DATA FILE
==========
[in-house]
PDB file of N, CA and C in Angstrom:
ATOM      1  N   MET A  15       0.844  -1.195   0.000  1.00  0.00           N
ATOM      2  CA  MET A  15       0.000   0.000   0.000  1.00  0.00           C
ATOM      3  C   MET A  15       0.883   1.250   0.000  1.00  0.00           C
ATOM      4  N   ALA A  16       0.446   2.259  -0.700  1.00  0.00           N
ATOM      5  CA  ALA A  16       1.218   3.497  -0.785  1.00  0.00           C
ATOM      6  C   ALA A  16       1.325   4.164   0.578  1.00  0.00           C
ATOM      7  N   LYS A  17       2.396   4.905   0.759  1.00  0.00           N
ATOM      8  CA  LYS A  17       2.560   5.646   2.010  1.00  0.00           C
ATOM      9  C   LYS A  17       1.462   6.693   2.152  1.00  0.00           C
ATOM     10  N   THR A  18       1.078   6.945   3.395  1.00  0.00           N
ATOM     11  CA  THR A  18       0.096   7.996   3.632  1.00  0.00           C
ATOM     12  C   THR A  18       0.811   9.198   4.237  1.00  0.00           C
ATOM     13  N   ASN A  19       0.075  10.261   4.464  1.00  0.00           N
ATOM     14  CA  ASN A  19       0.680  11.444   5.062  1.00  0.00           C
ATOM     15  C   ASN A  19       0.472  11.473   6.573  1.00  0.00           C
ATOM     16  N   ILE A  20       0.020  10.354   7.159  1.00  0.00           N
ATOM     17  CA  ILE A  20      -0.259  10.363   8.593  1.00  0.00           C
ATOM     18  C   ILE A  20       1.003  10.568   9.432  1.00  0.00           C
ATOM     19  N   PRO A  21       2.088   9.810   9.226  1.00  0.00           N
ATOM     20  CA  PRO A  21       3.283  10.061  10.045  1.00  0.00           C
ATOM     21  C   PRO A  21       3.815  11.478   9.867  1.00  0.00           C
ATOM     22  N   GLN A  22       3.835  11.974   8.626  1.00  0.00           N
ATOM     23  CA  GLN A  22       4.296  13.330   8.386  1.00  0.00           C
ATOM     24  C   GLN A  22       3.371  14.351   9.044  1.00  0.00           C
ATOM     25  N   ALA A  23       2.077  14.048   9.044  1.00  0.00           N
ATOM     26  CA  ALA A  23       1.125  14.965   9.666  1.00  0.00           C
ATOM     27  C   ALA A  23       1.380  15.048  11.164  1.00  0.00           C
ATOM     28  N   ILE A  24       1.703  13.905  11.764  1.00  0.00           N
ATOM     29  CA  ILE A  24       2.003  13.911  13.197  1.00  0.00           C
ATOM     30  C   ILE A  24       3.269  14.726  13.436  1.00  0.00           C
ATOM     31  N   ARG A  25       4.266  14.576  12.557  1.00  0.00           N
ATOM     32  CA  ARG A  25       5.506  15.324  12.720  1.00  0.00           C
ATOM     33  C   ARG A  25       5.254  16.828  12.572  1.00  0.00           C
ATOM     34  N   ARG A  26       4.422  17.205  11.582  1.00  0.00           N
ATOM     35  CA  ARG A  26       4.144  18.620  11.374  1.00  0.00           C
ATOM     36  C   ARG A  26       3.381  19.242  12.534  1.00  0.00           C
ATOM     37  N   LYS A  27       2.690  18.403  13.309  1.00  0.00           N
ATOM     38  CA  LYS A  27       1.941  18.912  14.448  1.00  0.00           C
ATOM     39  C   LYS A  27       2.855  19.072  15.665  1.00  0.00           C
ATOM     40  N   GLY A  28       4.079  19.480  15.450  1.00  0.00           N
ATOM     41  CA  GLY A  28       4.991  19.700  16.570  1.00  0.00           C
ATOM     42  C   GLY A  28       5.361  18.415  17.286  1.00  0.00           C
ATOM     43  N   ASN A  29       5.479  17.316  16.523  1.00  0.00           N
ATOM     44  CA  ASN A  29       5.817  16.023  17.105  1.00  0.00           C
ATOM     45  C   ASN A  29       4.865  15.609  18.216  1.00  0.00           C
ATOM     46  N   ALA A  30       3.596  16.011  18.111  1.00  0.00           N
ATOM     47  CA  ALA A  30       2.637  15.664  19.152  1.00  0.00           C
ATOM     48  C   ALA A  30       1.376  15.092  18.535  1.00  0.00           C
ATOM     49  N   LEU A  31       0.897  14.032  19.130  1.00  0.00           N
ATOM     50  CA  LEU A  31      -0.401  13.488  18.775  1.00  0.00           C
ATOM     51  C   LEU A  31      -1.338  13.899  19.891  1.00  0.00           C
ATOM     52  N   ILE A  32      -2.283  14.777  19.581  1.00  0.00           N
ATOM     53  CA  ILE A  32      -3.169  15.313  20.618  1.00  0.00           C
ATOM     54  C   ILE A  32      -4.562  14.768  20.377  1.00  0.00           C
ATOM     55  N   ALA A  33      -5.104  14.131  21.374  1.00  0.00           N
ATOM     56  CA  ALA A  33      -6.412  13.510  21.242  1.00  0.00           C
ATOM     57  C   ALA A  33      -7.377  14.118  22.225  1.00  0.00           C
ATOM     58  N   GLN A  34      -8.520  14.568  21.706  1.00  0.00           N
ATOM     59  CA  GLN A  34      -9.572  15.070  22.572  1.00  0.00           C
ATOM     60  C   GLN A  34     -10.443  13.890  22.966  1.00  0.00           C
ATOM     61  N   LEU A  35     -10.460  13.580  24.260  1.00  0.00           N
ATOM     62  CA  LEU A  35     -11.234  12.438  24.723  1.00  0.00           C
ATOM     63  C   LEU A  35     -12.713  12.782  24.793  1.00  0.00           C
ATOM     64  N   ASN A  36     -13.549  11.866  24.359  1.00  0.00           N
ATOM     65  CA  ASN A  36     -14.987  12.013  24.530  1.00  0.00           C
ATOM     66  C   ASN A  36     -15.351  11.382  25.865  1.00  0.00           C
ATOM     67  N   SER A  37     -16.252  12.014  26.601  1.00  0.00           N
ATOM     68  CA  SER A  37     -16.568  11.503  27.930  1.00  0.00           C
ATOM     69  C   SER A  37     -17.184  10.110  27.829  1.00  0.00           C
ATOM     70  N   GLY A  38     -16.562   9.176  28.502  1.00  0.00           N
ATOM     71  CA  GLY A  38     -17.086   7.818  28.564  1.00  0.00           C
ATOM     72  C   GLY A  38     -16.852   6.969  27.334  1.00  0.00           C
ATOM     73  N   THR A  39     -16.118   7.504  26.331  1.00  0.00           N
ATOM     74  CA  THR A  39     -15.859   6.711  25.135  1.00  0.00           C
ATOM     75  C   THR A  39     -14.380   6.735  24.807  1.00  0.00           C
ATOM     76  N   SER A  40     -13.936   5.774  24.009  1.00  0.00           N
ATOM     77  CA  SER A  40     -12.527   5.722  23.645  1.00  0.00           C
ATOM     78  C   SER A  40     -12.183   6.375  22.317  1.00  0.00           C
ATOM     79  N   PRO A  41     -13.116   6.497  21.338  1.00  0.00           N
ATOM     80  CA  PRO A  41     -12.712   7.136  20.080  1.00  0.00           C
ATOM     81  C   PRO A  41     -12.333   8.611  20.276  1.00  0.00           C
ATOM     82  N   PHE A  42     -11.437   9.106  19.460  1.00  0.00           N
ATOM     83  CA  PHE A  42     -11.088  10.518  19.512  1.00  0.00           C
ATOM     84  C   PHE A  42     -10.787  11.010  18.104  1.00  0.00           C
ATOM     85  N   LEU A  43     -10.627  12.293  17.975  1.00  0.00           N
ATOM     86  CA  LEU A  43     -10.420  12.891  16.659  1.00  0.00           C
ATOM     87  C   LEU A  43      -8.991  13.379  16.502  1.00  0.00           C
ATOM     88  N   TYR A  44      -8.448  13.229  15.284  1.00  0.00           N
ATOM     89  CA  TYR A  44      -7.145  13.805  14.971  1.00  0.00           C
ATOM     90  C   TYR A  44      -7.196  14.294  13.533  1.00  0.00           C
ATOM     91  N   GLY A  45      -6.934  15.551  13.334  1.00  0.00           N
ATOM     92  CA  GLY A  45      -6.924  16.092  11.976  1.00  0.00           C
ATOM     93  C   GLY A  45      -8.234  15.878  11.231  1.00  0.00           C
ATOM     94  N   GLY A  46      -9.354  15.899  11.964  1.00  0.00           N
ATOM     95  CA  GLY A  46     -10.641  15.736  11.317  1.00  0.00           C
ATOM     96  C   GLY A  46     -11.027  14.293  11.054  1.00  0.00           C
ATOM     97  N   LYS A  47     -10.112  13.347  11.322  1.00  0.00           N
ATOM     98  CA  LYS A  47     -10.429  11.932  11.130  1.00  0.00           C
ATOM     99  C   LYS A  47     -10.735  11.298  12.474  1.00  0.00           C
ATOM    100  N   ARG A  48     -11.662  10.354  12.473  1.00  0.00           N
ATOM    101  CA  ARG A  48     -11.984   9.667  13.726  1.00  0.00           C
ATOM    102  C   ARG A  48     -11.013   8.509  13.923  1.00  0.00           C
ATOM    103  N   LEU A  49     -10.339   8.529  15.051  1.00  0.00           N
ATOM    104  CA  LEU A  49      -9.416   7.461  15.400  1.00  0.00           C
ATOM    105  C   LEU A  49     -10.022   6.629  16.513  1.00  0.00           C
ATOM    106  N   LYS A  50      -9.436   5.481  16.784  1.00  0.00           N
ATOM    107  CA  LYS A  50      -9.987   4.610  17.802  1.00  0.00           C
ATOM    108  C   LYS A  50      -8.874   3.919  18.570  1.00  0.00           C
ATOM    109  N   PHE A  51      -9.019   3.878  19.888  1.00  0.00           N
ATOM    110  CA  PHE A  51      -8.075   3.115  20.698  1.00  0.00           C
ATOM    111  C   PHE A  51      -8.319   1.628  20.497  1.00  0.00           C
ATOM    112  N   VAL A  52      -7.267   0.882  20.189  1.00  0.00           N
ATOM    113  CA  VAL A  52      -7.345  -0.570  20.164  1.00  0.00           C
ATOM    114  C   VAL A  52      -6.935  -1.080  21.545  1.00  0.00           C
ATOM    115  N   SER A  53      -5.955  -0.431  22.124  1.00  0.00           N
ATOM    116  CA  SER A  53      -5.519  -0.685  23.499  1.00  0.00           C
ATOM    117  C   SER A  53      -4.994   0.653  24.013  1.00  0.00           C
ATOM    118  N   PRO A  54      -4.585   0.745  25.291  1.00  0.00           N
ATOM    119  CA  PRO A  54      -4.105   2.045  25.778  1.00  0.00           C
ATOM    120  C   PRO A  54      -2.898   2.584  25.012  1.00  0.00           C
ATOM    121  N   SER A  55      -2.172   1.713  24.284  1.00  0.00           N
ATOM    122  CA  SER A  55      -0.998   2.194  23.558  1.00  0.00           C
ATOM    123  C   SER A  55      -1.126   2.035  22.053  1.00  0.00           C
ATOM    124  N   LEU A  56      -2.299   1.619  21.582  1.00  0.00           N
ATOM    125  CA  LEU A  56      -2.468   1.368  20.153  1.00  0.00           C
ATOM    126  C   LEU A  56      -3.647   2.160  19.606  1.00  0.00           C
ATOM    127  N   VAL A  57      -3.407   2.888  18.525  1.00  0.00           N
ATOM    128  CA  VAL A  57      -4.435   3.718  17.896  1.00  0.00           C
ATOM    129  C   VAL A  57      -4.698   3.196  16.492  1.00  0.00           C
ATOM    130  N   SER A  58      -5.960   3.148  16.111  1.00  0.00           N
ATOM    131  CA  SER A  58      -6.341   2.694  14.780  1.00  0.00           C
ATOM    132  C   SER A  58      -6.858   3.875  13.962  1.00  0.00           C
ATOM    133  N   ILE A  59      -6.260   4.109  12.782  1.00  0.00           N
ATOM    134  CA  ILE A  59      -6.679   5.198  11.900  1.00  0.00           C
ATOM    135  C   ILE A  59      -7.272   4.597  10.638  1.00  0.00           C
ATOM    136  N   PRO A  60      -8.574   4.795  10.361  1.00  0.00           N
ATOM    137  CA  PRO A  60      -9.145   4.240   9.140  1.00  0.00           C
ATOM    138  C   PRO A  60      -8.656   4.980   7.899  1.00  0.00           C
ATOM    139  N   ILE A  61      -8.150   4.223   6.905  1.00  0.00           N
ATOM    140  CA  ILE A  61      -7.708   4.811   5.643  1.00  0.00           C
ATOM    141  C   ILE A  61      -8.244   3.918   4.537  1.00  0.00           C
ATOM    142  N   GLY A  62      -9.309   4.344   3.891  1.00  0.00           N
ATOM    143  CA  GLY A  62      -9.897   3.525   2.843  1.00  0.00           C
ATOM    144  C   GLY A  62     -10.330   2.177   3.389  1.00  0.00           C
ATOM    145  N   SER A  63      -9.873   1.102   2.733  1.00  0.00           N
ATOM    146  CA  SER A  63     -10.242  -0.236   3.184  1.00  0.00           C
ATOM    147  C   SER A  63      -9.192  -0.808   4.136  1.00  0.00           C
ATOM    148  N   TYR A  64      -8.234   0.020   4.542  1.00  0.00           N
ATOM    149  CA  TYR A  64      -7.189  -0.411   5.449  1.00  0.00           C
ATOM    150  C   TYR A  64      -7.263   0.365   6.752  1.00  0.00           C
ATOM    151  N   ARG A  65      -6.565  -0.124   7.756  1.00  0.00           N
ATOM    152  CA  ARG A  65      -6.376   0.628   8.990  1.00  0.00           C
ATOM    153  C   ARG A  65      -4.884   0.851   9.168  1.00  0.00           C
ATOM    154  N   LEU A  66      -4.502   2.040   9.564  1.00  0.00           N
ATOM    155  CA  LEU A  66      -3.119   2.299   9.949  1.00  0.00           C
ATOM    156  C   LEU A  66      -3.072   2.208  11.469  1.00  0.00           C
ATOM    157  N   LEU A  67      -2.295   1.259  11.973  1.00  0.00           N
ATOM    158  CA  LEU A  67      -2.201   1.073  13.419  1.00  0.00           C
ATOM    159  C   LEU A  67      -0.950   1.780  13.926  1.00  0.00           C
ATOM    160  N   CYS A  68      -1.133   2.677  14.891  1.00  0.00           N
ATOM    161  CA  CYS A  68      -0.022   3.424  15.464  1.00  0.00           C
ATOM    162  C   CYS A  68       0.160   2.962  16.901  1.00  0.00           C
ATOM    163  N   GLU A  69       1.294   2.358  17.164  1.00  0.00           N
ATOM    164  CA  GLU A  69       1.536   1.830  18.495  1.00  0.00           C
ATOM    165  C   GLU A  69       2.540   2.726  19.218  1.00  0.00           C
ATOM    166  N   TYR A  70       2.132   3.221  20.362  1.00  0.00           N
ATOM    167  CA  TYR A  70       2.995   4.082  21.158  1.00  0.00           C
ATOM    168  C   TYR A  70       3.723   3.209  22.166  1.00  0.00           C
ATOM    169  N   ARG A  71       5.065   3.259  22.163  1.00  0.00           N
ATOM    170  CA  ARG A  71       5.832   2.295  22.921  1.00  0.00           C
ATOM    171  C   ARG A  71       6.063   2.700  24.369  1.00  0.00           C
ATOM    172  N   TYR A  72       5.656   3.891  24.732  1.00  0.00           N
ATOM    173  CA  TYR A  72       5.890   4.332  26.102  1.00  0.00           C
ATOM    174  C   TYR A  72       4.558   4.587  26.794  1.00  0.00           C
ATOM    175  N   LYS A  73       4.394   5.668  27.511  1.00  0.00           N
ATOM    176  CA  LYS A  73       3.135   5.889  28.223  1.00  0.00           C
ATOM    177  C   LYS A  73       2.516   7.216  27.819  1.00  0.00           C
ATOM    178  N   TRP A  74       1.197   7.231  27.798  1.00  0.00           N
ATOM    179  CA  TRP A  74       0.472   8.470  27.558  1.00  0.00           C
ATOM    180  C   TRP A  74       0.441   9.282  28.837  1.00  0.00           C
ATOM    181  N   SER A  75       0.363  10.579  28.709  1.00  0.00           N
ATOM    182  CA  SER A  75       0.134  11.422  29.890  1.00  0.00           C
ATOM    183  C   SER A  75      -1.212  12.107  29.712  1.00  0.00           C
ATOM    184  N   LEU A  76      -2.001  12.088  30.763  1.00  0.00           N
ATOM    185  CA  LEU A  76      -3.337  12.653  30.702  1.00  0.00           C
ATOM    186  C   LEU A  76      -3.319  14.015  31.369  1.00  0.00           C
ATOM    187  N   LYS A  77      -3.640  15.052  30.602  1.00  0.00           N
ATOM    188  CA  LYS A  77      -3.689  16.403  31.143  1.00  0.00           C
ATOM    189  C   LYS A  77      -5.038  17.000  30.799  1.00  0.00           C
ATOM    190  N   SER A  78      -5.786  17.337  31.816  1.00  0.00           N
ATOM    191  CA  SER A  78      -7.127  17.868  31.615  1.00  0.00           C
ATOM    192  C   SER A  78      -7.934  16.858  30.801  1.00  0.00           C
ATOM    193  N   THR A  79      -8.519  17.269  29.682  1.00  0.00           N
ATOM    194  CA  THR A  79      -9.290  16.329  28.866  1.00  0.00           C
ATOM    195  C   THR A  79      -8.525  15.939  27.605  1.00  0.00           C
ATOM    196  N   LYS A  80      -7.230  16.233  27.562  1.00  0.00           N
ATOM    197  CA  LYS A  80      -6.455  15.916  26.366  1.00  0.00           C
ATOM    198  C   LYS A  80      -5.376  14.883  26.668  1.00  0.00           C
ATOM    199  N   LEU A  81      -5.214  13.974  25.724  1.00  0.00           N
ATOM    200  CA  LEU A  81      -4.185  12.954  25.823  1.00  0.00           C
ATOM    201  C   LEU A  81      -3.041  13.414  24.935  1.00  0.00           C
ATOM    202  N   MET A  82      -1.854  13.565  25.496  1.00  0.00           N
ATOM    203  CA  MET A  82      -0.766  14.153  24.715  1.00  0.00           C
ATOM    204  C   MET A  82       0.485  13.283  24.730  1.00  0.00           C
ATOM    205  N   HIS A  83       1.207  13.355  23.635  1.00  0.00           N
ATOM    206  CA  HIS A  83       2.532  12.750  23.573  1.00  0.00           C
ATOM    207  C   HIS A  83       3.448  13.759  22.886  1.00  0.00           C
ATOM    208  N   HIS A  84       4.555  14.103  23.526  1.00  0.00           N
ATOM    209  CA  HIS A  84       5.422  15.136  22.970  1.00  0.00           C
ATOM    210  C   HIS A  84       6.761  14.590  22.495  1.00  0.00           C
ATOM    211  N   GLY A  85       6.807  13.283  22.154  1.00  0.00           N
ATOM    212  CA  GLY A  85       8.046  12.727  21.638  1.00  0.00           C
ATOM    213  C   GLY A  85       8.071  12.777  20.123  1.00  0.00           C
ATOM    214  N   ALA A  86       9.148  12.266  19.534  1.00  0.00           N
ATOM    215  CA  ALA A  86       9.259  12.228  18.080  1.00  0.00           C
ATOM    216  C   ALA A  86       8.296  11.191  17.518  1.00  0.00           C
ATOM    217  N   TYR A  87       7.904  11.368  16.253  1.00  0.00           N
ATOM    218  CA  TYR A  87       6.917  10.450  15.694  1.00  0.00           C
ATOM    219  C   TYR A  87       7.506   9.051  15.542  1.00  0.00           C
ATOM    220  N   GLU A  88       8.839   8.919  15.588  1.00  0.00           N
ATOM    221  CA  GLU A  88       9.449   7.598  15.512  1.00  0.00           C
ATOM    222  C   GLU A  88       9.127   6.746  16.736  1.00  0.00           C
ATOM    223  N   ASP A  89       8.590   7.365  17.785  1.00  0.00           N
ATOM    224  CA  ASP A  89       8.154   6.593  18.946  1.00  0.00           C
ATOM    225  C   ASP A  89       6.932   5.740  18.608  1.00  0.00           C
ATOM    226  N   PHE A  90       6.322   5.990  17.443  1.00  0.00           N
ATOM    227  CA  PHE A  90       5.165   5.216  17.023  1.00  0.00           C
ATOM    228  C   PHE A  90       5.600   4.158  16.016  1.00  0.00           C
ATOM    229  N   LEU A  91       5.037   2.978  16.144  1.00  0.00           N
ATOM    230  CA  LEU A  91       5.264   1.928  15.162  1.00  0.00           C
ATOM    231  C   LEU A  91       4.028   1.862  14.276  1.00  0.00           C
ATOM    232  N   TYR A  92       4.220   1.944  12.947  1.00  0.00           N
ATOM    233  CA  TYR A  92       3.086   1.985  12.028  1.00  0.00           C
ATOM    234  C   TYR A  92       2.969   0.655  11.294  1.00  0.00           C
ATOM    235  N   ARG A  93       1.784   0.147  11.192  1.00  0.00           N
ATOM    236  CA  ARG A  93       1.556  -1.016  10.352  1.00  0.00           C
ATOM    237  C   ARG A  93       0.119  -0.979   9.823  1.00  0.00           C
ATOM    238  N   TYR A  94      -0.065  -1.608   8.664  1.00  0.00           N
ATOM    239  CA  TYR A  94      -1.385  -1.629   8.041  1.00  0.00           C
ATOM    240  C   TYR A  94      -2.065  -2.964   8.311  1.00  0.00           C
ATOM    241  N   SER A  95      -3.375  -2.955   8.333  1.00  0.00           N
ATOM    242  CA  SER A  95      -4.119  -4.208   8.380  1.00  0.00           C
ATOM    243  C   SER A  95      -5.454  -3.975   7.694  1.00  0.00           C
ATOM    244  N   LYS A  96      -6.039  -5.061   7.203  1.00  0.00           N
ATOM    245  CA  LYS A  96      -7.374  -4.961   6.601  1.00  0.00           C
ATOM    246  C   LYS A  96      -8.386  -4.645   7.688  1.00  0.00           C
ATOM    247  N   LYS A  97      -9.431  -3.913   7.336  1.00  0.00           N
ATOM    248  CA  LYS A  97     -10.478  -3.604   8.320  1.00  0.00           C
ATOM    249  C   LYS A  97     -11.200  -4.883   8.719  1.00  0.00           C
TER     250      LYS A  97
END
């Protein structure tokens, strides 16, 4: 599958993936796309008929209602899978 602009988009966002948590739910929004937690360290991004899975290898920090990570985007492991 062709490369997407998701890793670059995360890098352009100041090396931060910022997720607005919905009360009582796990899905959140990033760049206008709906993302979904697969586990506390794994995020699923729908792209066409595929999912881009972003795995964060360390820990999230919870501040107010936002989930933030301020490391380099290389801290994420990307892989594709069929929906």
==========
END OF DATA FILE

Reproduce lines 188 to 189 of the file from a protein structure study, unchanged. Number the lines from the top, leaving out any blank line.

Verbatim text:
ATOM    186  C   LEU A  76      -3.319  14.015  31.369  1.00  0.00           C
ATOM    187  N   LYS A  77      -3.640  15.052  30.602  1.00  0.00           N